Church-college ties

It is a secret, practically speaking. Few Catholics know that under American law many of the most famous “Catholic” universities in this country have no legal connection with the Church.

Some years ago, the bishops of the United States formally voted to tell Catholic colleges and universities in this country not to confer honors upon public figures who expressly support abortion on demand.

This directive is routinely ignored. Every spring, check the commencement speakers and recipients of academic honors at the big “Catholic” universities and colleges. You would think the bishops’ mandate never was issued.

This infuriates many people. They ask in frustration, “Where is the bishop?” “Why doesn’t the ‘Church’ do something?” The reality is that, under American law, or Church law, the only thing a bishop can do is to protest. He can forbid nothing. He has no authority.

A good example is the recent argument in Denver about a decision by Regis University, a school founded generations ago by Jesuits. The university presented a dramatic play that the archbishop of Denver publicly declared as offensive to Catholic morality. The university did not cancel the play.

In 2009, Notre Dame announced that it had invited President Barack Obama — who consistently had supported policies enabling abortion — to give that year’s commencement address and to receive the honorary degree of Doctor of Laws. The local bishop, the late Bishop John M. D’Arcy, was incensed. He publicly demanded that the university adhere to the American bishops’ order regarding the conferral of honors upon politicians who accept abortion. What happened? President Obama spoke at the commencement and received the degree.

The historic “Catholic” universities and colleges were created by religious communities, with a few exceptions, and for decades these religious owned and operated these institutions as Christian ministries of their respective orders.

Changes began about 60 years ago, when one college or university after another legally transferred ownership, with what was seen as good intentions, from the founding religious community to a nondenominational, primarily lay, organization. Invariably, these organizations are not legally subject in any way to Church authority.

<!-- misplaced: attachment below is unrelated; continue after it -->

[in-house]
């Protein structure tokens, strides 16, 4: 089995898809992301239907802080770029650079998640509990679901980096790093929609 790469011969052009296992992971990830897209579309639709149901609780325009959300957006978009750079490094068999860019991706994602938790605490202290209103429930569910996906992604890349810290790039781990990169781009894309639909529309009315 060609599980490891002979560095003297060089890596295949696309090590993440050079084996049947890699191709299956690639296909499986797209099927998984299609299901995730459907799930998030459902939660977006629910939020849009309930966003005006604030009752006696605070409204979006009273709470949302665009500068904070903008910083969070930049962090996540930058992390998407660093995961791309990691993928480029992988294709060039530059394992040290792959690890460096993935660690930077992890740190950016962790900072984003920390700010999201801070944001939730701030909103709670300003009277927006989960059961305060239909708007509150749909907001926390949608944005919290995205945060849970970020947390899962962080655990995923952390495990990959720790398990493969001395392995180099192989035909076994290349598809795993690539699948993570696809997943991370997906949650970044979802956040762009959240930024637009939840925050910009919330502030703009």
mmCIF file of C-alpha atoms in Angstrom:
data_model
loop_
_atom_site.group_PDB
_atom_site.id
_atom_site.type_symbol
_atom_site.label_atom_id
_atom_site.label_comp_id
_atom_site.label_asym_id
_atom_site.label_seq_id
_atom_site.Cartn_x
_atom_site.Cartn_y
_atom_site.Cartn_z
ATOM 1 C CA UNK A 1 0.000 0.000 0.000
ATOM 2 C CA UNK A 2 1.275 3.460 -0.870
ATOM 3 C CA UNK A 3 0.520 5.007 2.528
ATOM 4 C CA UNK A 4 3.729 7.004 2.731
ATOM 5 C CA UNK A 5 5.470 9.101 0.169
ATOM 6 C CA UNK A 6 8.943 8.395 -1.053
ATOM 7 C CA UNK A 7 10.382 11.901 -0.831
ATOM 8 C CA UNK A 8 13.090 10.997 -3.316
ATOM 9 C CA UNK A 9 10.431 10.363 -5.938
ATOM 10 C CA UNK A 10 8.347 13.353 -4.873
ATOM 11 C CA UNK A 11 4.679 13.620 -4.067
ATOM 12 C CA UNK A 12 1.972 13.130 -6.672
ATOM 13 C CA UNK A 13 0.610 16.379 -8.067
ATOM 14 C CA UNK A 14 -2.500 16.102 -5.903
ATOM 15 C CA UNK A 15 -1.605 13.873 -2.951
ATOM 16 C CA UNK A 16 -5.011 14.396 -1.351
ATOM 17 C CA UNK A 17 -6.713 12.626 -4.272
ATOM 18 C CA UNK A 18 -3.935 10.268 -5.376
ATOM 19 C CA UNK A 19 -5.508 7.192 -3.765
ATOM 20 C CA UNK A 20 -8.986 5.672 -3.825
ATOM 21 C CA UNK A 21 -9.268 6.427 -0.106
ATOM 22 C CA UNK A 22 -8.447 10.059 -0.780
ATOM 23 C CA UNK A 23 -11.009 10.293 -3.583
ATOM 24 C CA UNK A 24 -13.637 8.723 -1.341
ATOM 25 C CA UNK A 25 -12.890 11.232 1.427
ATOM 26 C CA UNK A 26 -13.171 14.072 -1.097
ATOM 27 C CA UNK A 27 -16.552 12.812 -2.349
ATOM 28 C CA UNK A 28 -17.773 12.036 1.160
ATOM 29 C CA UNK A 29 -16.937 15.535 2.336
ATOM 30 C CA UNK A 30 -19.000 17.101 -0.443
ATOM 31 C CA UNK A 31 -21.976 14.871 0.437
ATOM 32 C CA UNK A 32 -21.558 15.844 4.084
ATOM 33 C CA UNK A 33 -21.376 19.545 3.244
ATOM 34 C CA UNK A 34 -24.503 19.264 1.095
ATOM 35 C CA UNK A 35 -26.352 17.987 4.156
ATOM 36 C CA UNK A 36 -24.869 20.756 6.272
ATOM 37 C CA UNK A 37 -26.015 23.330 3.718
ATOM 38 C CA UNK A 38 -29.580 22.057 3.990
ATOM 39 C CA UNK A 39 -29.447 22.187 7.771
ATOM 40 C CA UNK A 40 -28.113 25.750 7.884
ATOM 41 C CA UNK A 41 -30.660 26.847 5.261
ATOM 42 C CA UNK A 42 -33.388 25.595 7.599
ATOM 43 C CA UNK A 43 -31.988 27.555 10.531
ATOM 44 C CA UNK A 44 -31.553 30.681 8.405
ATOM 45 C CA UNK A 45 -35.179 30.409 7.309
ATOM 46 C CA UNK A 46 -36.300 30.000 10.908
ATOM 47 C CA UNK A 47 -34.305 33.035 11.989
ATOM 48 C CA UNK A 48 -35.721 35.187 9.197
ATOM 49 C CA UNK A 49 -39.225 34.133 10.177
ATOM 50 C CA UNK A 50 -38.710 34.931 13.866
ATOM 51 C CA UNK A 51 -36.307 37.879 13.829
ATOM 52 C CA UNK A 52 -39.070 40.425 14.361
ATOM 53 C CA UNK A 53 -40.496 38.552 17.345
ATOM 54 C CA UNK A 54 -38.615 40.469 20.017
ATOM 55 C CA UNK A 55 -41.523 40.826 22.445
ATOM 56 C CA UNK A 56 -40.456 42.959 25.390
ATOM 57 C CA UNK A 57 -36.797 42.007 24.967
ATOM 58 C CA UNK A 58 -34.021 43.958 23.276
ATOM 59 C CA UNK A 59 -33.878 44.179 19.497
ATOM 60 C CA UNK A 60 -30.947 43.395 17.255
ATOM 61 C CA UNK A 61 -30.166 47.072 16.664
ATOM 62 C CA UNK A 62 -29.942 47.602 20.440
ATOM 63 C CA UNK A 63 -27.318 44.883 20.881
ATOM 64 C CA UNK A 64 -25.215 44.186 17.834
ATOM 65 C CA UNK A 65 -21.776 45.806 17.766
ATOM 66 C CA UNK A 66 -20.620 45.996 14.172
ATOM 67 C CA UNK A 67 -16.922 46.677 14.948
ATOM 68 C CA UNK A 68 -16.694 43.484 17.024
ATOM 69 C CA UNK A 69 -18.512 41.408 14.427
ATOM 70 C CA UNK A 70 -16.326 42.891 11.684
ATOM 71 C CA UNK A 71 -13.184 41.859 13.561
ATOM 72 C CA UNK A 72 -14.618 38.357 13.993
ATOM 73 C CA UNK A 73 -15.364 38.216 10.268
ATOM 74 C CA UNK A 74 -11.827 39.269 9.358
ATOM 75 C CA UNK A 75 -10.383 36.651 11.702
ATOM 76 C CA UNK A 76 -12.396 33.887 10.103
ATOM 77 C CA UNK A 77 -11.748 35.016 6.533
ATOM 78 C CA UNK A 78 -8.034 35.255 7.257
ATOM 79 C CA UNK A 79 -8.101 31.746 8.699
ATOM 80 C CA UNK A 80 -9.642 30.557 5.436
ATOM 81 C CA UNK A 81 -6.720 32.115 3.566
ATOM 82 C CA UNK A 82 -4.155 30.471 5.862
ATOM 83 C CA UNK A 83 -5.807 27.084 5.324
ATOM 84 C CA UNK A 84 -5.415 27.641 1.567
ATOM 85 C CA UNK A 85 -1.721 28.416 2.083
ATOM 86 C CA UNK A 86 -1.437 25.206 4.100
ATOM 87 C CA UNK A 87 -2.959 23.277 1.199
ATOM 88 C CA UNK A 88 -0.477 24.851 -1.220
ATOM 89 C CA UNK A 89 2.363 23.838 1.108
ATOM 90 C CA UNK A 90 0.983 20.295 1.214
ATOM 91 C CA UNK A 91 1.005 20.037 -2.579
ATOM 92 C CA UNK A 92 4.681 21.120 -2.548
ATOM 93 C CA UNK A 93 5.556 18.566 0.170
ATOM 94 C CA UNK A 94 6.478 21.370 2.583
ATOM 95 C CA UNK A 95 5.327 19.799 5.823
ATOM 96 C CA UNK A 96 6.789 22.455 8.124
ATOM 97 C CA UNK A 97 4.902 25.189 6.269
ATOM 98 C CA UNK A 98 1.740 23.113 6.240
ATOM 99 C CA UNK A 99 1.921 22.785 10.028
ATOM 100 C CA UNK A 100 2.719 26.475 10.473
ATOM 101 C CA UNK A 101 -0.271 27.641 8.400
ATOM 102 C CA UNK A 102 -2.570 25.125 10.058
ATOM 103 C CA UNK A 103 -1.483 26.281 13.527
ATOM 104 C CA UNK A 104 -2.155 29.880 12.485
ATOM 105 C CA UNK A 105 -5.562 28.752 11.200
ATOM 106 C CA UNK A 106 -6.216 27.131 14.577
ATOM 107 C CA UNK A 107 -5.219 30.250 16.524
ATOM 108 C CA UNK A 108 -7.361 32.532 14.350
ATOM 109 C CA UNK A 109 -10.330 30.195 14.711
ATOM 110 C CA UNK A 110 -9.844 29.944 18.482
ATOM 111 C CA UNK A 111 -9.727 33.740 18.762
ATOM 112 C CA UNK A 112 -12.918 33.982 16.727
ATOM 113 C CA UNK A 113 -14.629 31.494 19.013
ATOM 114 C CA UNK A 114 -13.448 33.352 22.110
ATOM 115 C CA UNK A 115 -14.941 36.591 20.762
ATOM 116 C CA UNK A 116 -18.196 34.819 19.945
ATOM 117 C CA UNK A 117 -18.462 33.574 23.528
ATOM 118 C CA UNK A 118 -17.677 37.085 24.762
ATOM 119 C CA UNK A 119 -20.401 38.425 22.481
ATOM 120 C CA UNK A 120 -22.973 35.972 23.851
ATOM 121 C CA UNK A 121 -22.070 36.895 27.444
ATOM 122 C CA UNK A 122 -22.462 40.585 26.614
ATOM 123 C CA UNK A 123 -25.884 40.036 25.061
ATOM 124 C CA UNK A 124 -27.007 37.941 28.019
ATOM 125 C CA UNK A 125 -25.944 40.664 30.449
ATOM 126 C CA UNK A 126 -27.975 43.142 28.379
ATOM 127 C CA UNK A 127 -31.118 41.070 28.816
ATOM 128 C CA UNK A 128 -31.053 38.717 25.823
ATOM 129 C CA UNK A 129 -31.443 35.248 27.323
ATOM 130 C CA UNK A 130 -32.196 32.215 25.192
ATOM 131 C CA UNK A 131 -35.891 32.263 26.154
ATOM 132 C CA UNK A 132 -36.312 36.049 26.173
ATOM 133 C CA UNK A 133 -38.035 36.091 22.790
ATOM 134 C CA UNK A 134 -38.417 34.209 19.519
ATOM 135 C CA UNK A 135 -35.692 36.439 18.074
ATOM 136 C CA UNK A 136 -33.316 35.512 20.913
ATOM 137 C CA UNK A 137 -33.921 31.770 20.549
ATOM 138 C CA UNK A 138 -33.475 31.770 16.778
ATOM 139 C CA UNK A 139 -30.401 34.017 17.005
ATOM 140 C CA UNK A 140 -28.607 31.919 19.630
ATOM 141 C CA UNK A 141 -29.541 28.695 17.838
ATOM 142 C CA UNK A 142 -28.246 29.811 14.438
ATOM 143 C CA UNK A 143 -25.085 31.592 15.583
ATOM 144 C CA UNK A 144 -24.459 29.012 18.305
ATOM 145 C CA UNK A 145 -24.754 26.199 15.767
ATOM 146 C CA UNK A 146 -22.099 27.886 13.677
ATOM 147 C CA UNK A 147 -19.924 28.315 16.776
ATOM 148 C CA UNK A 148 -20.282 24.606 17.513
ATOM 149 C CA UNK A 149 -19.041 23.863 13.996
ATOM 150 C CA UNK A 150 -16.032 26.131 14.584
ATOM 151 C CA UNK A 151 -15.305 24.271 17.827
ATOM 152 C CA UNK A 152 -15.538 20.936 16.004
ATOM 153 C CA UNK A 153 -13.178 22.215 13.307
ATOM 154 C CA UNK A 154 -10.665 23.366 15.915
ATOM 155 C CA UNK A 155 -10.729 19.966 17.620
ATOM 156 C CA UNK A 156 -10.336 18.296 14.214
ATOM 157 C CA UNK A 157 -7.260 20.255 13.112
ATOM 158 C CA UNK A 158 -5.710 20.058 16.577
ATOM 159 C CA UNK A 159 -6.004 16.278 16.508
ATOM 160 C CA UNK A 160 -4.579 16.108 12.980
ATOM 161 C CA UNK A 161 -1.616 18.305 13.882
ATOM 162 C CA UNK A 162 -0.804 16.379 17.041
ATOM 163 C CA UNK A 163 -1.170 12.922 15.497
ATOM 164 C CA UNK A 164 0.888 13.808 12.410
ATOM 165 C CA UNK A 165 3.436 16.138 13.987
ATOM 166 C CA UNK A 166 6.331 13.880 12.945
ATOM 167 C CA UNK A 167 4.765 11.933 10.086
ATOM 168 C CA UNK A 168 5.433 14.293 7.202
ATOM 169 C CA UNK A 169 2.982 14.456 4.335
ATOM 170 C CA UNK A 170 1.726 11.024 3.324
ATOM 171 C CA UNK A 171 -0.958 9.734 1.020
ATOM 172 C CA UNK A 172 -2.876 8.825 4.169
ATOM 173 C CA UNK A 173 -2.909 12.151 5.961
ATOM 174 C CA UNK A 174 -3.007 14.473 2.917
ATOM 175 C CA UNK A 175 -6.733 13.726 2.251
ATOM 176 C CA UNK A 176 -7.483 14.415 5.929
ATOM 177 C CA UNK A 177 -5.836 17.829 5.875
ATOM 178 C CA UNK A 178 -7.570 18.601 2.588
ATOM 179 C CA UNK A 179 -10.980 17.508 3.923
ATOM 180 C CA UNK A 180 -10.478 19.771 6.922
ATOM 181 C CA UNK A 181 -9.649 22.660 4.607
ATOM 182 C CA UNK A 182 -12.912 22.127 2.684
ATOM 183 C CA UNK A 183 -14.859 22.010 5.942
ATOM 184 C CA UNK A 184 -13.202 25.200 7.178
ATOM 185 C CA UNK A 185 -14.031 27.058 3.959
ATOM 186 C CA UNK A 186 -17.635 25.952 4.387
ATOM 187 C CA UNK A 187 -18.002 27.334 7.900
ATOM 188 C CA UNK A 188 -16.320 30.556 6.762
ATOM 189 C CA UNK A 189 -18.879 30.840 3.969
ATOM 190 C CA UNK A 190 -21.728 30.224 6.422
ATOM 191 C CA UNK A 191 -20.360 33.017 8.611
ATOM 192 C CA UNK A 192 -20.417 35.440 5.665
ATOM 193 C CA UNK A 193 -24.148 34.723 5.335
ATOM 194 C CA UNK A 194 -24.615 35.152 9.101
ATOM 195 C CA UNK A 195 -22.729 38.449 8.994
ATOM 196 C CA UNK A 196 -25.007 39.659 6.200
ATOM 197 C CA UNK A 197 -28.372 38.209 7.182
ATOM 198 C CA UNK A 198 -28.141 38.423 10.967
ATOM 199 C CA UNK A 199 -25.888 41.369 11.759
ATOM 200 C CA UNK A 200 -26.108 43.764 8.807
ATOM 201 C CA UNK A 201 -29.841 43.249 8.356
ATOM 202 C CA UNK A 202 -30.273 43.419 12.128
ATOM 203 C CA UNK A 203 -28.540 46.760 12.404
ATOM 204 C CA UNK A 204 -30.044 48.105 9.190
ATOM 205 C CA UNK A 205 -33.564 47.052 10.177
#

True, members of the founding religious order often have positions at the institution, but he or she is hired by, and answers to, the nondenominational governing authority. So, the order could tell an official to resign, and he or she could obey and quit, but nothing ultimately would change.

Catholics more than rarely are shocked to hear that this or that professor in a university with a Catholic background is teaching something clearly in opposition to the Church’s understanding of the Gospel.

Here again, the school probably, legally, has no formal connection with the Church. When Pope St. John Paul II urged institutions to ask professors to take an oath to teach Christian doctrine, many did not comply. The pope could only plead with them. Bishops can only plead.

None of this discounts the good occurring again and again in these universities. So many officials and professors are committed Christians. A Catholic atmosphere prevails. Religion and Gospel values are the ideals. Human dignity is revered. Christ is the standard. Priests encounter the students as pastors, not just as professors. Chapels dot the campuses, and students fill the pews every day wanting to be good lawyers or accountants and, above all, genuine disciples. All exceptions admitted, alternative institutions offer nothing better.

Msgr. Owen Campion is OSV’s chaplain.